With ProcessWire installed, we need to include the composer autoloader. If you check ProcessWire's index.php file, you'll see that it tries to include the autoloader if present. However, this assumes the vendor folder is inside the webroot, so it won't work in our case.
      One good place to include the autoloader is using a site hook file. We need the autoloader as early as possible, so we'll use init.php:
      EDIT: As @horst pointed out, it's much better to put this code inside the config.php file instead, as the autoloader will be included much earlier:
      // public/site/config.php <?php namespace Processwire; require '../../vendor/autoload.php'; The following also doesn't apply when including the autoloader in the config-file.
      This has one caveat: Since this file is executed by ProcessWire after all modules had their init methods called, the autoloader will not be available in those. I haven't come across a case where I needed it this early so far; however, if you really need to include the autoloader earlier than that, you could just edit the lines in the index.php file linked above to include the correct autoloader path. In this case, make sure not to overwrite this when you update the core!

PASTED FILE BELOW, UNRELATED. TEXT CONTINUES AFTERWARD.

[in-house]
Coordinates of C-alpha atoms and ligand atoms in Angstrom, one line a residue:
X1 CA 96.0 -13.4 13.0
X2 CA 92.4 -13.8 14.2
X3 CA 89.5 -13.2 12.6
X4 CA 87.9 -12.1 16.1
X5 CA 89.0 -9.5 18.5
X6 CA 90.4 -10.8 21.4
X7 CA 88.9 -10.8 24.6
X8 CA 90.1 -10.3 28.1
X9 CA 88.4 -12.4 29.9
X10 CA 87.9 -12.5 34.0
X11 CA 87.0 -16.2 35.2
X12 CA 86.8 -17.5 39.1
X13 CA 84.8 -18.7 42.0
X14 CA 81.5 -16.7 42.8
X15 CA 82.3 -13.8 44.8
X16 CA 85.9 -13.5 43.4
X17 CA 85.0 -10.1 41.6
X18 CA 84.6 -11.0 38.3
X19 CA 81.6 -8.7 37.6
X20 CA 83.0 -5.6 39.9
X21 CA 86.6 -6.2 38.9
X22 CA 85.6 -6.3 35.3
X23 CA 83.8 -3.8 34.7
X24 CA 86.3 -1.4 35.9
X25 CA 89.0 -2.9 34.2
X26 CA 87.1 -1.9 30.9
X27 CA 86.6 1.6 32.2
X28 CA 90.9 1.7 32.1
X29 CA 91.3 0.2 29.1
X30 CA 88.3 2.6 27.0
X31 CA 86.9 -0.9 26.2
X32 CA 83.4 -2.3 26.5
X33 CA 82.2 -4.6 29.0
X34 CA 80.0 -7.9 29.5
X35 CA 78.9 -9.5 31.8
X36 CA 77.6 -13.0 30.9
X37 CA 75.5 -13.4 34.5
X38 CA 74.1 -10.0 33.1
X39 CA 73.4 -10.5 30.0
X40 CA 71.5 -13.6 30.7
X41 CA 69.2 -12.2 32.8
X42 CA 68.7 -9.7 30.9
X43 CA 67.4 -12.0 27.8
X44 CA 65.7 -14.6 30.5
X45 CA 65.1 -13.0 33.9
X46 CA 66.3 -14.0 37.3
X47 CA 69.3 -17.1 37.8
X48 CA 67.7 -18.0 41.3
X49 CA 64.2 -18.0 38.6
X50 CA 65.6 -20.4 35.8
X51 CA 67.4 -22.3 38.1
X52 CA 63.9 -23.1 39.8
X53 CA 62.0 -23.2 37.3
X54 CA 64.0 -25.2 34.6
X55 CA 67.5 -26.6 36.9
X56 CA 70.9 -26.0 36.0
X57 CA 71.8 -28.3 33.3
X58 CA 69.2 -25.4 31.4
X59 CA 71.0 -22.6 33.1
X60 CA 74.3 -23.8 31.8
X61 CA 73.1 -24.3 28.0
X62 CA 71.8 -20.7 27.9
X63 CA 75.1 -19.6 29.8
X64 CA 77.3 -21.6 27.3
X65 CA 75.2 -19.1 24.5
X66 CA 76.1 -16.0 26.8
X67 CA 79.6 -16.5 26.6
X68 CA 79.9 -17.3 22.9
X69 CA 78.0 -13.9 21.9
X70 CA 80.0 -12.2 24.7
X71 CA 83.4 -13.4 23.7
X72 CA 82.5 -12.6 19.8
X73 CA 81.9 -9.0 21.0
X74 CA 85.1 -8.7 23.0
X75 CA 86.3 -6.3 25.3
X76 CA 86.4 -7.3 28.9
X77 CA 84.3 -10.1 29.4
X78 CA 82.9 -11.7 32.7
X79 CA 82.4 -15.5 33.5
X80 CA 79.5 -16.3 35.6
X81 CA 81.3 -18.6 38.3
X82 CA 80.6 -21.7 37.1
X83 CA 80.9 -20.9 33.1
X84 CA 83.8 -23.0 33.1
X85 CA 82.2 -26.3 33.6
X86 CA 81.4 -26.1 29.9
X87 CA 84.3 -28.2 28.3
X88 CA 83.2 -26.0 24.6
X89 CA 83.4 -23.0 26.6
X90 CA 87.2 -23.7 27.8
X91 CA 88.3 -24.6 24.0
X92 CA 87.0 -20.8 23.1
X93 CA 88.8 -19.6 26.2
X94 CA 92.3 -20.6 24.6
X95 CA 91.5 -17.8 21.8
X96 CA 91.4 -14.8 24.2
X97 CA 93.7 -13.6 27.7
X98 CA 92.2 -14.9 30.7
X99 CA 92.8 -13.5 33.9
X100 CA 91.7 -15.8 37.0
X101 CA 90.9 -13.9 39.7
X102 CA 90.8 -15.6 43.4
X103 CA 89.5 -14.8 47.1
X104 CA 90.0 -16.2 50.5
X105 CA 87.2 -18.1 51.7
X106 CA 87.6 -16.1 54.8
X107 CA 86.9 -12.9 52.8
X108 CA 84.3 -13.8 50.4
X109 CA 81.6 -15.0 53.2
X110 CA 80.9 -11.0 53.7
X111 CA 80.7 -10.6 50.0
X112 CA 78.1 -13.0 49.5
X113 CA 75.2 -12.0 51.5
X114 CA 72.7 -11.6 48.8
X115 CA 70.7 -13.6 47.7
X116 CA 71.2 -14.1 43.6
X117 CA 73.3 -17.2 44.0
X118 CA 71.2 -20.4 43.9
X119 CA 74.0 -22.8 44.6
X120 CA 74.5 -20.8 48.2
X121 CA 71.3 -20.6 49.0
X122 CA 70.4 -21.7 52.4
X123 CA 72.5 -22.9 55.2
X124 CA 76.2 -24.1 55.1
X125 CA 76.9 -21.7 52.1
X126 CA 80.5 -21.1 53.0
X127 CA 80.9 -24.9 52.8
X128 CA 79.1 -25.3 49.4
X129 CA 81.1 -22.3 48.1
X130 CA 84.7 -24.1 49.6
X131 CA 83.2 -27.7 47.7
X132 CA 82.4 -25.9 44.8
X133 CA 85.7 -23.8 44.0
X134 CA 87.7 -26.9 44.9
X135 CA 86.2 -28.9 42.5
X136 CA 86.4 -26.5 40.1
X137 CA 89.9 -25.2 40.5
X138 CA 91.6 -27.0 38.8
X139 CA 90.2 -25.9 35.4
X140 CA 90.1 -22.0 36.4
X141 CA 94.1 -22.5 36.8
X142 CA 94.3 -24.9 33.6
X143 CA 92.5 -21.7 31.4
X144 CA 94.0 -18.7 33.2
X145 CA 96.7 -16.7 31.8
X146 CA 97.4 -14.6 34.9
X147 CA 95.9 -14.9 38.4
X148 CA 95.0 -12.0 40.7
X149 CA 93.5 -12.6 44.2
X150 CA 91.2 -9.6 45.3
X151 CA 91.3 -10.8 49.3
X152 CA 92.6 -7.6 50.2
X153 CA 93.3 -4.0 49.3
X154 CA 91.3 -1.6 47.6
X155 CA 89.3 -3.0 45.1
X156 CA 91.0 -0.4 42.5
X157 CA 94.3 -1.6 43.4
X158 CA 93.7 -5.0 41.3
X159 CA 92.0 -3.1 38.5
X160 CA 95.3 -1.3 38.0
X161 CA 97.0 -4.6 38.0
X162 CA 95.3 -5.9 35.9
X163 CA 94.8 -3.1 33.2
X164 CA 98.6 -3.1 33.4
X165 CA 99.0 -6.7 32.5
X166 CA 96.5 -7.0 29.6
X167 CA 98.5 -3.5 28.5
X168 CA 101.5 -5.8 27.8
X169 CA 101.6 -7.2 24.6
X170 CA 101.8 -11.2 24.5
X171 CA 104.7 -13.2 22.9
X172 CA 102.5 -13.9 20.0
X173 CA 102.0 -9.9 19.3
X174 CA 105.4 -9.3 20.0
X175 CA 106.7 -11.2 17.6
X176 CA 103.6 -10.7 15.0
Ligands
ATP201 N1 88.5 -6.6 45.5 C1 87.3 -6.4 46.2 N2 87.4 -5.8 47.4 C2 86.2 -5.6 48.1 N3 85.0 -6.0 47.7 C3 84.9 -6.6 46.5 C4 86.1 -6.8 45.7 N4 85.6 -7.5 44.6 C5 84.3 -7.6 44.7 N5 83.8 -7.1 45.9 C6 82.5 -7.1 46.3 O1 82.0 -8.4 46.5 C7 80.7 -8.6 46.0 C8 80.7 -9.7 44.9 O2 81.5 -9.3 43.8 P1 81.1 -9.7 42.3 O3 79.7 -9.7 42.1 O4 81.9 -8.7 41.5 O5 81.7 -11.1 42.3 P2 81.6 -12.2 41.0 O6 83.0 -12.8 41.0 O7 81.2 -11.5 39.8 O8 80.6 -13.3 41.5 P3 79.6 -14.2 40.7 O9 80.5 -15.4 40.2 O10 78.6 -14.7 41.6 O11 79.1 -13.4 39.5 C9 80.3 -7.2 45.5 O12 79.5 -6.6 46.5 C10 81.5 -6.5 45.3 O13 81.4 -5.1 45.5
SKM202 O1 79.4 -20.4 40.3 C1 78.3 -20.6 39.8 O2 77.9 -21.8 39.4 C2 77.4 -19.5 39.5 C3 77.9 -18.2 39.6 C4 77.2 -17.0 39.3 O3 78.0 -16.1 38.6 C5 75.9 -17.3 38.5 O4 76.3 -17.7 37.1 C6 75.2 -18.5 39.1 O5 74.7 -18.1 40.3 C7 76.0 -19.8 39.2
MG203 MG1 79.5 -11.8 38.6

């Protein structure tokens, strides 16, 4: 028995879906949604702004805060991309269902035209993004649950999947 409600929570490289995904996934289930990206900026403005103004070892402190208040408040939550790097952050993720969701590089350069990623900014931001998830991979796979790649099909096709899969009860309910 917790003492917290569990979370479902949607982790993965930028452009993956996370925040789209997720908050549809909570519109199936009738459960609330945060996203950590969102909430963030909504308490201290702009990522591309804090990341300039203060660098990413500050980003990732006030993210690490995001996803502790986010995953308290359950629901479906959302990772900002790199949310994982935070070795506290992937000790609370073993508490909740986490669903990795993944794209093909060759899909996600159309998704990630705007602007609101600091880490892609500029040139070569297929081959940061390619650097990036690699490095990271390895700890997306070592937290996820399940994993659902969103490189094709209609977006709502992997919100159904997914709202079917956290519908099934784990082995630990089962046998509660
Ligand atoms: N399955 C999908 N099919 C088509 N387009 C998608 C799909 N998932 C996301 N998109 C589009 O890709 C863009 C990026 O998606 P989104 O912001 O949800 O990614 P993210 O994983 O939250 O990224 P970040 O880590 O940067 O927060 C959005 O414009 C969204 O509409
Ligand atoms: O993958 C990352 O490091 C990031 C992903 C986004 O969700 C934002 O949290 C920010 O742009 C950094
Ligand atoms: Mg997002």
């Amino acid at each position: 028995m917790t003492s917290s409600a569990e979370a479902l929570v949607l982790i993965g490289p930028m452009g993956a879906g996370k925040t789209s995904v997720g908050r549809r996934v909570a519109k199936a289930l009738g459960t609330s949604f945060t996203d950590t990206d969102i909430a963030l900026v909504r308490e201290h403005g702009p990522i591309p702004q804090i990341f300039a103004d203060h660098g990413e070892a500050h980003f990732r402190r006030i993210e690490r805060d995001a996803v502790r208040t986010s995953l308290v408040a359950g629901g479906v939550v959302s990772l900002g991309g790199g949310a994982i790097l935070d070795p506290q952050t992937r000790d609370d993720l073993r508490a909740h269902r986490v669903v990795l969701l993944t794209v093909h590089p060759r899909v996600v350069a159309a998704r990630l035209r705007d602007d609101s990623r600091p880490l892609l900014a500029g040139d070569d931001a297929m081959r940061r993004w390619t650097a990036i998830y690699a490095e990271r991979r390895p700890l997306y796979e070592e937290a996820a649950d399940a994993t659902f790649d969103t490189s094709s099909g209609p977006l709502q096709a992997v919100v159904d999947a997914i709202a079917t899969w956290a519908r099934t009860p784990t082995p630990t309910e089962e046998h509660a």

Now we can finally include external libraries and use them in our code without hassle! I'll give you an example. For one project, I needed to parse URLs and check some properties of the path, host et c. I could use parse_url, however that has a couple of downsides (specifically, it doesn't throw exceptions, but just fails silently). Since I didn't want to write a huge error-prone regex myself, I looked for a package that would help me out. I decided to use this URI parser, since it's included in the PHP League directory, which generally stands for high quality.
      First, install the dependency (from the project root, the folder your composer.json file lives in):
      $ composer require league/uri-parser This will download the package into your vendor directory and refresh the autoloader.
      Now you can just use the package in your own code, and composer will autoload the required class files:
      // public/site/templates/basic-page.php <?php namespace Processwire; use \League\Uri\Parser; // ... if ($url = $page->get('url')) { $parser = new Parser(); $parsed_url = $parser->parse($url); // do stuff with $parsed_url ... } Wiring up custom classes and code
      Another topic that I find really useful but often gets overlooked in Composer tutorials is the ability to wire up your own namespace to a folder. So if you want to write some object-oriented code outside of your template files, this gives you an easy way to autoload those using Composer as well. If you look at the tree above, you'll see there's a src/ directory inside the project root, and a ContentBag.php file inside. I want to connect classes in this directory with a custom namespace to be able to have them autoloaded when I use them in my templates.
      To do this, you need to edit your composer.json file: